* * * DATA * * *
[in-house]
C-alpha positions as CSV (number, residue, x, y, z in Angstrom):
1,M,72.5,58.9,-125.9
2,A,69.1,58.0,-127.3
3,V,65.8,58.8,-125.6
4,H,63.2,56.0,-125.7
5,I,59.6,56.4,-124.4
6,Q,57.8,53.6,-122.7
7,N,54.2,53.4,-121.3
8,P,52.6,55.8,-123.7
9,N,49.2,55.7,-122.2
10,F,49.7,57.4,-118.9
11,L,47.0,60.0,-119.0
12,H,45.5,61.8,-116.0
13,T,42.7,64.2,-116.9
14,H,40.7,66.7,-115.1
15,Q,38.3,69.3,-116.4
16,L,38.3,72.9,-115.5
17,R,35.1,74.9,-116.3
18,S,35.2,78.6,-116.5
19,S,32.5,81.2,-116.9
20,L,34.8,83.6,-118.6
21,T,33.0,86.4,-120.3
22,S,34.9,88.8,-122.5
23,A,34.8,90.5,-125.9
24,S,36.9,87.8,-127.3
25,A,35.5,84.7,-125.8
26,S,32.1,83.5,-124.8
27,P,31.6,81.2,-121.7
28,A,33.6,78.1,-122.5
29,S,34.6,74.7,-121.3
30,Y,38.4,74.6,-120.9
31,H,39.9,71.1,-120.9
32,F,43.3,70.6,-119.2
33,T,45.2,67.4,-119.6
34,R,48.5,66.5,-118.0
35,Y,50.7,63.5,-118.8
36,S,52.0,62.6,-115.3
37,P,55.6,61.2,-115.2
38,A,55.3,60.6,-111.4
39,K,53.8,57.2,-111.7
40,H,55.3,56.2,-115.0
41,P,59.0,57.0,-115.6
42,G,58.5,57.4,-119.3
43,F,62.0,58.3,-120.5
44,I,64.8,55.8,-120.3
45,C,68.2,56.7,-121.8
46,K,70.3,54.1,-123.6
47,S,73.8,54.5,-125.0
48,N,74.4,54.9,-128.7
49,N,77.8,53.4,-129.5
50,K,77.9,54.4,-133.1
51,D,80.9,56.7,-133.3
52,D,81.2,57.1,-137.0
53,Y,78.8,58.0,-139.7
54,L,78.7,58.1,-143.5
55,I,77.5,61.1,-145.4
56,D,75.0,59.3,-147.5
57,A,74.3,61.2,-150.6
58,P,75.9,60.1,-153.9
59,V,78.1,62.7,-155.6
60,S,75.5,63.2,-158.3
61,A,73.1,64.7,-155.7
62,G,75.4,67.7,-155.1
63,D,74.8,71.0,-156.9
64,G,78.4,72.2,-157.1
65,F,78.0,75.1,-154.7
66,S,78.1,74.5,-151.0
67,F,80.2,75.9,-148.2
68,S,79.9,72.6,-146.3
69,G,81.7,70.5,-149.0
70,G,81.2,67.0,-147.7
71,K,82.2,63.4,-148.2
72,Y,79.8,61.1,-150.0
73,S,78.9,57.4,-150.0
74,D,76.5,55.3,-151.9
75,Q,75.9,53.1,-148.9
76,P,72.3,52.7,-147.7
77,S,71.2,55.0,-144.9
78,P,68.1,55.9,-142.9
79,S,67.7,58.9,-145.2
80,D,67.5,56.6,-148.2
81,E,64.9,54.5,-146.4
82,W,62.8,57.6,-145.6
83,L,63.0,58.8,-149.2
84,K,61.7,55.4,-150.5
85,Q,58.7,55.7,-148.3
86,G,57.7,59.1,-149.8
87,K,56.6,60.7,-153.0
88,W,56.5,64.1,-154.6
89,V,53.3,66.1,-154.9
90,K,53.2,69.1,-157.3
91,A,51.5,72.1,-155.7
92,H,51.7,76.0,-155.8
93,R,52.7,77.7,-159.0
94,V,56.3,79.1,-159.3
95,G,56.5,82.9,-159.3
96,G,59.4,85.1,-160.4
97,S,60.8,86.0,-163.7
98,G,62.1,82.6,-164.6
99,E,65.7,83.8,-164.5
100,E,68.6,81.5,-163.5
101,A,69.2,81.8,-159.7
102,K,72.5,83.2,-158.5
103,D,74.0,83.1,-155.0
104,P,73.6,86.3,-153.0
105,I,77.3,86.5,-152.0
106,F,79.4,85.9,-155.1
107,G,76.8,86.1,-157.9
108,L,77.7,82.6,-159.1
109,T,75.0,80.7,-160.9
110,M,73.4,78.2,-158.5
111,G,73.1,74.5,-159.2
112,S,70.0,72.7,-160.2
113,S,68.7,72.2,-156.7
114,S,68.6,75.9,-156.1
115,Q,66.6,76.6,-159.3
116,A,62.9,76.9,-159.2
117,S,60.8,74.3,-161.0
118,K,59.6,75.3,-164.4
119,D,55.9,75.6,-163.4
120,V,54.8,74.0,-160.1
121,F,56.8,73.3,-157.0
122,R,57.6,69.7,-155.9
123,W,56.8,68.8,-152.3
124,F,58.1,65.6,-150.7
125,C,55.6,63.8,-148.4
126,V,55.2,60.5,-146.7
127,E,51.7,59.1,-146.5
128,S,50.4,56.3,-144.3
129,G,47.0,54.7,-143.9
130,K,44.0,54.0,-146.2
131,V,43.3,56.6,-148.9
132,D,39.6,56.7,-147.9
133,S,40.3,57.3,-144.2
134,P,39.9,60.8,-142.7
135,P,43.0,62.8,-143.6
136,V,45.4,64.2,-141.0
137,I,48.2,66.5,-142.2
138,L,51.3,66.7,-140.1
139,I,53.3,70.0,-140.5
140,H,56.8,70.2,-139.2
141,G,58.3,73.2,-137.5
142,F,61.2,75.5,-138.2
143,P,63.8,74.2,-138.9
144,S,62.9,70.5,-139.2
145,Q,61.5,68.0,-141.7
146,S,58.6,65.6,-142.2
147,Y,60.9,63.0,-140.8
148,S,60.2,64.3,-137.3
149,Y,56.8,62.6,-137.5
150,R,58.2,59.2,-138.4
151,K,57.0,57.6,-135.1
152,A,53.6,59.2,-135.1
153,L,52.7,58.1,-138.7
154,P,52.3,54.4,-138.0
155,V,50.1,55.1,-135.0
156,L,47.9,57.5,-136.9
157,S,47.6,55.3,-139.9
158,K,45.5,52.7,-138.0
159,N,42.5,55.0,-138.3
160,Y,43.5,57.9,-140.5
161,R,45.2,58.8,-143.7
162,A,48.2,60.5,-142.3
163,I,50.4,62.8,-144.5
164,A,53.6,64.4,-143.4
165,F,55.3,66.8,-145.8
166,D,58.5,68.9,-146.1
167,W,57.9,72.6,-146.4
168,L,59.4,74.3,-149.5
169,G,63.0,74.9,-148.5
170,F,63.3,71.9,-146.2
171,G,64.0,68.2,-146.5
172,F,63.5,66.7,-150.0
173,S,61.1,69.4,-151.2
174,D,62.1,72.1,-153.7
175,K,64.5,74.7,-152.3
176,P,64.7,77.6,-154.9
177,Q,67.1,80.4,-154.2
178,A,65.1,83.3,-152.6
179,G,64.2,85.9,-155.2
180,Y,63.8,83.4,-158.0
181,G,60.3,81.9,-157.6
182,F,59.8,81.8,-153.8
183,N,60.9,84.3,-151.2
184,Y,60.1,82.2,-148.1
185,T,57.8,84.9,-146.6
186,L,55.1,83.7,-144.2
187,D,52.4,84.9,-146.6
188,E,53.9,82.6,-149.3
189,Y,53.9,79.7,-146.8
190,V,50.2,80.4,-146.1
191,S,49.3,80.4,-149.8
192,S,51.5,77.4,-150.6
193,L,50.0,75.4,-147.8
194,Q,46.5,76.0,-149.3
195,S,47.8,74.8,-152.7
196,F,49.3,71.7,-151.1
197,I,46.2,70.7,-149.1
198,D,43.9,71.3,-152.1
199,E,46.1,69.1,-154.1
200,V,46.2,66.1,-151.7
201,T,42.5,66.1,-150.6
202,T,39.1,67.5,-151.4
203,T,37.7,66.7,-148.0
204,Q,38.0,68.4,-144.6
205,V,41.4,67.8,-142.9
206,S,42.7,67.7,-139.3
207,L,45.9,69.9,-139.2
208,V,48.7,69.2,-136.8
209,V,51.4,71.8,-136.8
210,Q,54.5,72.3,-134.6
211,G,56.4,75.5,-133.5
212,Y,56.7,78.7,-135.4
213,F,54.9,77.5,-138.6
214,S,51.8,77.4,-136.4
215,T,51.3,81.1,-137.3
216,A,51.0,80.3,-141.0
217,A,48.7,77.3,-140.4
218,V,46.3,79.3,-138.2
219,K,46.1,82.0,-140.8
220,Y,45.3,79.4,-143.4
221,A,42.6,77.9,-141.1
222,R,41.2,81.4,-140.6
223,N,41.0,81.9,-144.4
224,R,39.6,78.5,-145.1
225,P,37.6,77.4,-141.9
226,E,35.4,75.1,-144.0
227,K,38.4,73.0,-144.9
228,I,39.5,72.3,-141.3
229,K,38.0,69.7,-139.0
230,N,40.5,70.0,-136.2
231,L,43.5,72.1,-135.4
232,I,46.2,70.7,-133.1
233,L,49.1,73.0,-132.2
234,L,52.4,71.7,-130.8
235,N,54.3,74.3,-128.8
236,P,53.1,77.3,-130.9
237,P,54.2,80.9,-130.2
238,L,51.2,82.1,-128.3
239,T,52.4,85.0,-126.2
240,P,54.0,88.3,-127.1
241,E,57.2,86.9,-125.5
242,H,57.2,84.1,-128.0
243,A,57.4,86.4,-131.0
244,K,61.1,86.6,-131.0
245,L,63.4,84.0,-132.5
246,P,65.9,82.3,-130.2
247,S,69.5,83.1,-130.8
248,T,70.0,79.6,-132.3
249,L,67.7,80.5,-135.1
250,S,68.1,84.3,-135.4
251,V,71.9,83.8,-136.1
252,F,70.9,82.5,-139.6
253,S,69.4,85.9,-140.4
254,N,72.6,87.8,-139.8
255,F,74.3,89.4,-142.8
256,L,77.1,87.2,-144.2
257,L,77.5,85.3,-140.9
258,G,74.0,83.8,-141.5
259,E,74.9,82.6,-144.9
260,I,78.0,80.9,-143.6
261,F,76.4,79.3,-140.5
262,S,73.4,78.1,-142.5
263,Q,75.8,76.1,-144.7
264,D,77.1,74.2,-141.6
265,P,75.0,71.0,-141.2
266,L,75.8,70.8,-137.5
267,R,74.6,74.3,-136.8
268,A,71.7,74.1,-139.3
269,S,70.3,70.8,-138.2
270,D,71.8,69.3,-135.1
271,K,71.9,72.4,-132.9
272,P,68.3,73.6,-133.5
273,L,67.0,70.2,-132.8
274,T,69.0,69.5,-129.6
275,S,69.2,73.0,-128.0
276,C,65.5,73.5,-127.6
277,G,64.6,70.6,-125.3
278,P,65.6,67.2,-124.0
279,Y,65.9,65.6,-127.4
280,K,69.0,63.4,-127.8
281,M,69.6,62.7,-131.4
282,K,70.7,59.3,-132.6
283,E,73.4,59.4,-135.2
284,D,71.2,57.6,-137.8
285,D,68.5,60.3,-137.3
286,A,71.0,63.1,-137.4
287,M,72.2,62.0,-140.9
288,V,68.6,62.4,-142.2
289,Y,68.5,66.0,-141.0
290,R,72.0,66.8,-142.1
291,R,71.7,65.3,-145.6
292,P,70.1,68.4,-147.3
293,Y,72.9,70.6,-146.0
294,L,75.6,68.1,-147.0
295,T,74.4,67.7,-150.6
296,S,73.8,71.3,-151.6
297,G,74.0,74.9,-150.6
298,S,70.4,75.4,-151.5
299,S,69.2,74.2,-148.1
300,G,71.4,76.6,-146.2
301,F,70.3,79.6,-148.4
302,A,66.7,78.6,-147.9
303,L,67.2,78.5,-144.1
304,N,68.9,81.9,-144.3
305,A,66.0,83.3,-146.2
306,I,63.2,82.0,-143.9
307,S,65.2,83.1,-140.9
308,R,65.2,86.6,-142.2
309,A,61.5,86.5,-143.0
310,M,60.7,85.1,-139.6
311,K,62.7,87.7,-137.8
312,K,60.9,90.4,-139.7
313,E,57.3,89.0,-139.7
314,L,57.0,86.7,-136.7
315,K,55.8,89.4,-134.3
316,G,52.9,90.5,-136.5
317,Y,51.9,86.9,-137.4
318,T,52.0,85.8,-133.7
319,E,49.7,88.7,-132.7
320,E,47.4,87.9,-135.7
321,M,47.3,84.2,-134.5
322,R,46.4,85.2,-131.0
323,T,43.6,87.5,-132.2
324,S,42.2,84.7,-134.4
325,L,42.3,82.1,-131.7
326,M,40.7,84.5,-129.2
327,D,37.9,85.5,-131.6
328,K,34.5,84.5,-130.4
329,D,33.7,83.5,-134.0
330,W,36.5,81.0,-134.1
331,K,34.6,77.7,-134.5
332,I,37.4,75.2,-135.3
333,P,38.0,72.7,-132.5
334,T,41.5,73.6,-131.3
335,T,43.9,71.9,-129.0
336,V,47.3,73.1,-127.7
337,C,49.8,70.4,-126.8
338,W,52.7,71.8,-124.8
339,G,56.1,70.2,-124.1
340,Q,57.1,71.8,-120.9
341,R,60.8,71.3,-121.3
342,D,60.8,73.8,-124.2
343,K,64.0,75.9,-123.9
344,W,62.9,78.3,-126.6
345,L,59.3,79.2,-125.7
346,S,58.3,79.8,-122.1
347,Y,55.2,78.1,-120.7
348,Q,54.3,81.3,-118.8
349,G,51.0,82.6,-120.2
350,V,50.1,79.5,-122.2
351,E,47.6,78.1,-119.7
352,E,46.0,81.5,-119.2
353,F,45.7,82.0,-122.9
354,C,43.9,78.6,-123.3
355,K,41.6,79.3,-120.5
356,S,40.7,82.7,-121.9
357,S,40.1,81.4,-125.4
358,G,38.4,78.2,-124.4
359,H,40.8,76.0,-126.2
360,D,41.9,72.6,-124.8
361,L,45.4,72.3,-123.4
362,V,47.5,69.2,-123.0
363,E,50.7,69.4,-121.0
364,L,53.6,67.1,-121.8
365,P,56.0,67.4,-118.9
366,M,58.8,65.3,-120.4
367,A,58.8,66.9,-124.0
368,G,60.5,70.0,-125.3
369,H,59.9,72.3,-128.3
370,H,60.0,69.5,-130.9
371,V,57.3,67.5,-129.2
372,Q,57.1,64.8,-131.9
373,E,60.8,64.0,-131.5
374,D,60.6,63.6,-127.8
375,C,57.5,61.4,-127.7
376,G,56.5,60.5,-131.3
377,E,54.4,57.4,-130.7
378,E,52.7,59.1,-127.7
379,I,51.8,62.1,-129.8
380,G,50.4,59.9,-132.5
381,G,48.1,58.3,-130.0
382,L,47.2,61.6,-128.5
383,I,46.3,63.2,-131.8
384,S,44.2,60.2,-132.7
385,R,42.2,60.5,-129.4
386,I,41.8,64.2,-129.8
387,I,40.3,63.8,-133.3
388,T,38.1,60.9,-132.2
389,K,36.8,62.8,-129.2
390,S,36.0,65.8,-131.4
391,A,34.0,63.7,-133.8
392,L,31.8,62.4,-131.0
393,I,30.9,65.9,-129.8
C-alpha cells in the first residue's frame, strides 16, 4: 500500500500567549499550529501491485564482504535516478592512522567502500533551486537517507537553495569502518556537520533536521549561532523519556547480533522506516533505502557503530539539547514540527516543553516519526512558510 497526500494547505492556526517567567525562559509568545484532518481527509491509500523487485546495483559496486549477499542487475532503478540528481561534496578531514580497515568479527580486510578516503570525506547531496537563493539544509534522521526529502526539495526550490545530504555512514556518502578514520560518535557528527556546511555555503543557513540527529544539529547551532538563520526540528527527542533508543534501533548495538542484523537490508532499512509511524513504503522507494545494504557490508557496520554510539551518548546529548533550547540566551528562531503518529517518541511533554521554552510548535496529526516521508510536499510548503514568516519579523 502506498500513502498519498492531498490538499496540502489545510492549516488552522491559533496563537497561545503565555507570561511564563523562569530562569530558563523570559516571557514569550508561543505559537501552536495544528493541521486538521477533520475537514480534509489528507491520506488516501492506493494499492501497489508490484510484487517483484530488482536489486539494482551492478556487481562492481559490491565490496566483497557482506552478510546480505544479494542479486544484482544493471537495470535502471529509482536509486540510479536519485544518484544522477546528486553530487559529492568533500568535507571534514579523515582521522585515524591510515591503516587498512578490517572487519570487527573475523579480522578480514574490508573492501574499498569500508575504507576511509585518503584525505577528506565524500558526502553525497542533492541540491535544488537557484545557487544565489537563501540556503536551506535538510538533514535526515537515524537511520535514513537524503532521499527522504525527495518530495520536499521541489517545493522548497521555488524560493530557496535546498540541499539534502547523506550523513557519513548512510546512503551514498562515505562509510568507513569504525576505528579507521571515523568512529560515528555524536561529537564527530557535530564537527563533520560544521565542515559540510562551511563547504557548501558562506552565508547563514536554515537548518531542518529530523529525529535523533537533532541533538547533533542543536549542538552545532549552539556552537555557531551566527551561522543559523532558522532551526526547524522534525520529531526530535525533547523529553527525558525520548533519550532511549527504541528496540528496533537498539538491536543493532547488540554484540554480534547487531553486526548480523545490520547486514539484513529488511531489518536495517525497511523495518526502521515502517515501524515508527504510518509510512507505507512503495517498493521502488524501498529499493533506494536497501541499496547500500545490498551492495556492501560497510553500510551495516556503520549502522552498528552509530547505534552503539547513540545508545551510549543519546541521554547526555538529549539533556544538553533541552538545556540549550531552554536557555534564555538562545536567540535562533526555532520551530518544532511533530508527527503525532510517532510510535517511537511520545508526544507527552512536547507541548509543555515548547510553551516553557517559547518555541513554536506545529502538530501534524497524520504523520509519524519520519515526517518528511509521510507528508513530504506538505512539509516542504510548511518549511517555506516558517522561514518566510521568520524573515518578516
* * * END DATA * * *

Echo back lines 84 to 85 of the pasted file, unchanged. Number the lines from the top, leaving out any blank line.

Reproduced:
82,W,62.8,57.6,-145.6
83,L,63.0,58.8,-149.2